Update: As of iOS 11.3 (aka “ARKit 1.5”), there is a difference between adding an
ARAnchor to the session (and then associating SceneKit content with it through
ARSCNViewDelegate callbacks) and just placing content in SceneKit space.
When you add an anchor to the session, you’re telling ARKit that a certain point in world space is relevant to your app. ARKit can then do some extra work to make sure that its world coordinate space lines up accurately with the real world, at least in the vicinity of that point.
So, if you’re trying to make virtual content appear “attached” to some real-world point of interest, like putting an object on a table or wall, you should see less “drift” due to world-tracking inaccuracy if you give that object an anchor than if you just place it in SceneKit space. And if that object moves from one static position to another, you’ll want to remove the original anchor and add one at the new position afterward.
Additionally, in iOS 11.3 you can opt in to “relocalization”, a process that helps ARKit resume a session after it gets interrupted (by a phone call, switching apps, etc). The session still works while it’s trying to figure out how to map where you were before to where you are now, which might result in the world-space positions of anchors changing once relocalization succeeds.
(On the other hand, if you’re just making space invaders that float in the air, perfectly matching world space isn’t as important, and thus you won’t really see much difference between anchor-based and non-anchor-based positioning.)
See the bit around “Use anchors to improve tracking quality around virtual objects” in Apple’s Handling 3D Interaction and UI Controls in Augmented Reality article / sample code.
The rest of this answer remains historically relevant to iOS 11.0-11.2.5 and explains some context, so I’ll leave it below…
Consider first the use of
ARAnchor without SceneKit.
If you’re using
ARSKView, you need a way to reference positions / orientations in 3D (real-world) space, because SpriteKit isn’t 3D. You need
ARAnchorto keep track of positions in 3D so that they can get mapped into 2D.
If you’re building your own engine with Metal (or GL, for some strange reason)… that’s not a 3D scene description API — it’s a GPU programming API — so it doesn’t really have a notion of world space. You can use
ARAnchoras a bridge between ARKit’s notion of world space and whatever you build.
So in some cases you need
ARAnchor because that’s the only sensible way to refer to 3D positions. (And of course, if you’re using plane detection, you need
ARPlaneAnchor because ARKit will actually move those relative to scene space as it refined its estimates of where planes are.)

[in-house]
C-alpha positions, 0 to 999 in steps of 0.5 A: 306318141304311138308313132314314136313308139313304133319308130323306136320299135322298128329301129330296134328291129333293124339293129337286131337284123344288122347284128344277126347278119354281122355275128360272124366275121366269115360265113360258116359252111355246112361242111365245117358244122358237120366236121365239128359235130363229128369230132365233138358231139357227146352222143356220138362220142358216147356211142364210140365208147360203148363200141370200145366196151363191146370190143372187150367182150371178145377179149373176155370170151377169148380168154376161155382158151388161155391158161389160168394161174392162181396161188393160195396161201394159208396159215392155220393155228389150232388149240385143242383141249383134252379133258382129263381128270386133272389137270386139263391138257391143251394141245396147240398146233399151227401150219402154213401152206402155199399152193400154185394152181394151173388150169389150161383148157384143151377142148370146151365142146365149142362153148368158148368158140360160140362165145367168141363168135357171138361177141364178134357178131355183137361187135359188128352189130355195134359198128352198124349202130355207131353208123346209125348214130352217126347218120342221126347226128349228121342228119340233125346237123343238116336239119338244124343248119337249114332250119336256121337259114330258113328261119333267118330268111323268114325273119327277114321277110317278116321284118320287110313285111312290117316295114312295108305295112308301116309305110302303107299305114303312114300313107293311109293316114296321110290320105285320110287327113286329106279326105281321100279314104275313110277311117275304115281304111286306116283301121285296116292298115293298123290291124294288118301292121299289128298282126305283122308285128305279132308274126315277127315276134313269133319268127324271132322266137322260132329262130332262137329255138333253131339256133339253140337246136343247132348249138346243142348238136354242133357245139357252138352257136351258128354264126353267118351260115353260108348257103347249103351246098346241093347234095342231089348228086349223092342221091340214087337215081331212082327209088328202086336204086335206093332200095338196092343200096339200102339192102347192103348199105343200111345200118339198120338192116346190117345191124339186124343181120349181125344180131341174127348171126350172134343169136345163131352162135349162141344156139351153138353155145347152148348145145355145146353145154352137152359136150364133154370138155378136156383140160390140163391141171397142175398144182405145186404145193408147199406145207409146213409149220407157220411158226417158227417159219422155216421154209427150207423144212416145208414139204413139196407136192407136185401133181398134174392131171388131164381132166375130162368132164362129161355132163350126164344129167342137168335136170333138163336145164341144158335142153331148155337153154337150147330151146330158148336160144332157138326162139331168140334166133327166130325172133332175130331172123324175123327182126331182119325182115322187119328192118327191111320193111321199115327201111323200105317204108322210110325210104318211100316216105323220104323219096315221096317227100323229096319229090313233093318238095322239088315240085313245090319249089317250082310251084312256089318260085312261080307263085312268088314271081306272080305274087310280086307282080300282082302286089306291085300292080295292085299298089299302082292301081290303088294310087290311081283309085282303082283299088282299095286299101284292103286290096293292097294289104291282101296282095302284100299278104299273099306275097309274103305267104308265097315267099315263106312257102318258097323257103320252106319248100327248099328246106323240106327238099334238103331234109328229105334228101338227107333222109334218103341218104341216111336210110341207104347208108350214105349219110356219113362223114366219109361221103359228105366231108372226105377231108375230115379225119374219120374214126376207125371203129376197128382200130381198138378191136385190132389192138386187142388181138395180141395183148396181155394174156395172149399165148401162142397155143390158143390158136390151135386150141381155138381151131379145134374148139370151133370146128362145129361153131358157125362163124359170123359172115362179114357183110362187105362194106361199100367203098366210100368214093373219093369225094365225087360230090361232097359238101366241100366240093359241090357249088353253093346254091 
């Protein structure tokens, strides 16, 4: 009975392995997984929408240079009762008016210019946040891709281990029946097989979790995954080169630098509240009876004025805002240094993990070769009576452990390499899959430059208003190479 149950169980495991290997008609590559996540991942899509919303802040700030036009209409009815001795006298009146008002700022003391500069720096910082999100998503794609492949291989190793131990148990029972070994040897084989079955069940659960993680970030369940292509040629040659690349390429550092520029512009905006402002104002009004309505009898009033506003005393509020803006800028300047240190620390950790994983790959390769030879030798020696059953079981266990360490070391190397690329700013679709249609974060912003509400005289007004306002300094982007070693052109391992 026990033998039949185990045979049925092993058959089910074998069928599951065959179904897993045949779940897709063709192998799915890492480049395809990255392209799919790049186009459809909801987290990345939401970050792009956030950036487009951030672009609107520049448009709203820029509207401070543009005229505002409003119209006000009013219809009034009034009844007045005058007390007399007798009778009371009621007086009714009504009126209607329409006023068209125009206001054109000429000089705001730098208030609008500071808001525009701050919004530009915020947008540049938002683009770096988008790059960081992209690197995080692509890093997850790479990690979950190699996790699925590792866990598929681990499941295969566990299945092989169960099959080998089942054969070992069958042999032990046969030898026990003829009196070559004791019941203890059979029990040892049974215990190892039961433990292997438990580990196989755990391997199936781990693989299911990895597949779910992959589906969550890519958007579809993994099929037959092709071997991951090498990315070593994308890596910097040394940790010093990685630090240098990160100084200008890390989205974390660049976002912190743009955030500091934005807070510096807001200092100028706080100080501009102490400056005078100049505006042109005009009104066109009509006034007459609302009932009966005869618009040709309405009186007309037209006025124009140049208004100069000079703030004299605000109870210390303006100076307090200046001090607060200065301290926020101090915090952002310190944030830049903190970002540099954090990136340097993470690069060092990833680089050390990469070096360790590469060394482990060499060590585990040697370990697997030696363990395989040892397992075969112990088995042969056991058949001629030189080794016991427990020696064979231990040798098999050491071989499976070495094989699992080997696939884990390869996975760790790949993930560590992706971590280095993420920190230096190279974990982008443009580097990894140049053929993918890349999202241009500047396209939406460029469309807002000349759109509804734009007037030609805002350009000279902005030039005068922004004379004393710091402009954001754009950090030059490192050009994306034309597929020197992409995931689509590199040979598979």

ARSCNView, SceneKit already has a 3D world coordinate space, and ARKit does all the work of making that space match up to the real-world space ARKit maps out. So, given a
float4x4 transform that describes a position (and orientation, etc) in world space, you can either:
- Create an
ARAnchor, add it to the session, and respond to
ARSCNViewDelegatecallback to provide SceneKit content for each anchor, which ARKit will add to and position in the scene for you.
- Create an
SCNNode, set its
simdTransform, and add it as a child of the scene’s
As long as you have a running
ARSession, there’s no difference between the two approaches — they’re equivalent ways to say the same thing. So if you like doing things the SceneKit way, there’s nothing wrong with that. (You can even use
SCNMatrix4 instead of SIMD types if you want, but you’ll have to convert back and forth if you’re also getting SIMD types from ARKit APIs.)
The one time these approaches differ is when the session is reset. If world tracking fails, you resume an interrupted session, and/or
you start a session over again, “world space” may no longer line up with the real world in the same way it did when you placed content in the scene.
In this case, you can have ARKit remove anchors from the session — see the
run(_:options:) method and
ARSession.RunOptions. (Yes, all of them, because at this point you can’t trust any of them to be valid anymore.) If you placed content in the scene using anchors and delegate callbacks, ARKit will nuke all the content. (You get delegate callbacks that it’s being removed.) If you placed content with SceneKit API, it stays in the scene (but most likely in the wrong place).
So, which to use sort of depends on how you want to handle session failures and interruptions (and outside of that there’s no real difference).